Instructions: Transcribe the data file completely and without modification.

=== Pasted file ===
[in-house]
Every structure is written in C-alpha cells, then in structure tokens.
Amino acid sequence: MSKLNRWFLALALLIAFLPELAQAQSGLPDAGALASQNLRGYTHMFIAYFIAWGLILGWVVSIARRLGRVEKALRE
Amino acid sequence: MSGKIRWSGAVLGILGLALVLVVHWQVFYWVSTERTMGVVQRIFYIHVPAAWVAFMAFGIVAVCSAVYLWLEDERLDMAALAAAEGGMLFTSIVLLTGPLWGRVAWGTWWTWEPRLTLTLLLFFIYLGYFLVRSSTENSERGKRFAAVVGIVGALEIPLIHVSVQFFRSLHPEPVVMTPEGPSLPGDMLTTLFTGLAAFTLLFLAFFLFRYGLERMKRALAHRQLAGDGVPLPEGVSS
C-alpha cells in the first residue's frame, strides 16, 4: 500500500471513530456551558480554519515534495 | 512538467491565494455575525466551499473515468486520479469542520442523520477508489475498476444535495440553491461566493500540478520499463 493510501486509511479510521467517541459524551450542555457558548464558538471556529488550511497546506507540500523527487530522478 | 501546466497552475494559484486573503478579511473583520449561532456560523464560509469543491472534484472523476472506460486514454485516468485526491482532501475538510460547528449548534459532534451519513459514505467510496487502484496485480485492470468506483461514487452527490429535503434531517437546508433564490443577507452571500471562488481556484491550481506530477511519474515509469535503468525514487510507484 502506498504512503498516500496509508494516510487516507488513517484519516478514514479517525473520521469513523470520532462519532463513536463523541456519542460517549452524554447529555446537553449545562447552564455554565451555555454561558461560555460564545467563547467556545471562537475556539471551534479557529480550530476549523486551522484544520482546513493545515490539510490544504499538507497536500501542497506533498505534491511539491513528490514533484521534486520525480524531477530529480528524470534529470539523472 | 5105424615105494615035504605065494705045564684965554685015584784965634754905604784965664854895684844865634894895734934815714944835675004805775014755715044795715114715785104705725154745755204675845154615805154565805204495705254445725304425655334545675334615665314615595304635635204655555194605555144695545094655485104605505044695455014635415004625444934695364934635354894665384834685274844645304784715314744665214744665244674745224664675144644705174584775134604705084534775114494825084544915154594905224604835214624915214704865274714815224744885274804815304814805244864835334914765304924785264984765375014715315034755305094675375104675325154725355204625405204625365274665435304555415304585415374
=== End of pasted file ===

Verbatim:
[in-house]
Every structure is written in C-alpha cells, then in structure tokens.
Amino acid sequence: MSKLNRWFLALALLIAFLPELAQAQSGLPDAGALASQNLRGYTHMFIAYFIAWGLILGWVVSIARRLGRVEKALRE
Amino acid sequence: MSGKIRWSGAVLGILGLALVLVVHWQVFYWVSTERTMGVVQRIFYIHVPAAWVAFMAFGIVAVCSAVYLWLEDERLDMAALAAAEGGMLFTSIVLLTGPLWGRVAWGTWWTWEPRLTLTLLLFFIYLGYFLVRSSTENSERGKRFAAVVGIVGALEIPLIHVSVQFFRSLHPEPVVMTPEGPSLPGDMLTTLFTGLAAFTLLFLAFFLFRYGLERMKRALAHRQLAGDGVPLPEGVSS
C-alpha cells in the first residue's frame, strides 16, 4: 500500500471513530456551558480554519515534495 | 512538467491565494455575525466551499473515468486520479469542520442523520477508489475498476444535495440553491461566493500540478520499463 493510501486509511479510521467517541459524551450542555457558548464558538471556529488550511497546506507540500523527487530522478 | 501546466497552475494559484486573503478579511473583520449561532456560523464560509469543491472534484472523476472506460486514454485516468485526491482532501475538510460547528449548534459532534451519513459514505467510496487502484496485480485492470468506483461514487452527490429535503434531517437546508433564490443577507452571500471562488481556484491550481506530477511519474515509469535503468525514487510507484 502506498504512503498516500496509508494516510487516507488513517484519516478514514479517525473520521469513523470520532462519532463513536463523541456519542460517549452524554447529555446537553449545562447552564455554565451555555454561558461560555460564545467563547467556545471562537475556539471551534479557529480550530476549523486551522484544520482546513493545515490539510490544504499538507497536500501542497506533498505534491511539491513528490514533484521534486520525480524531477530529480528524470534529470539523472 | 5105424615105494615035504605065494705045564684965554685015584784965634754905604784965664854895684844865634894895734934815714944835675004805775014755715044795715114715785104705725154745755204675845154615805154565805204495705254445725304425655334545675334615665314615595304635635204655555194605555144695545094655485104605505044695455014635415004625444934695364934635354894665384834685274844645304784715314744665214744665244674745224664675144644705174584775134604705084534775114494825084544915154594905224604835214624915214704865274714815224744885274804815304814805244864835334914765304924785264984765375014715315034755305094675375104675325154725355204625405204625365274665435304555415304585415374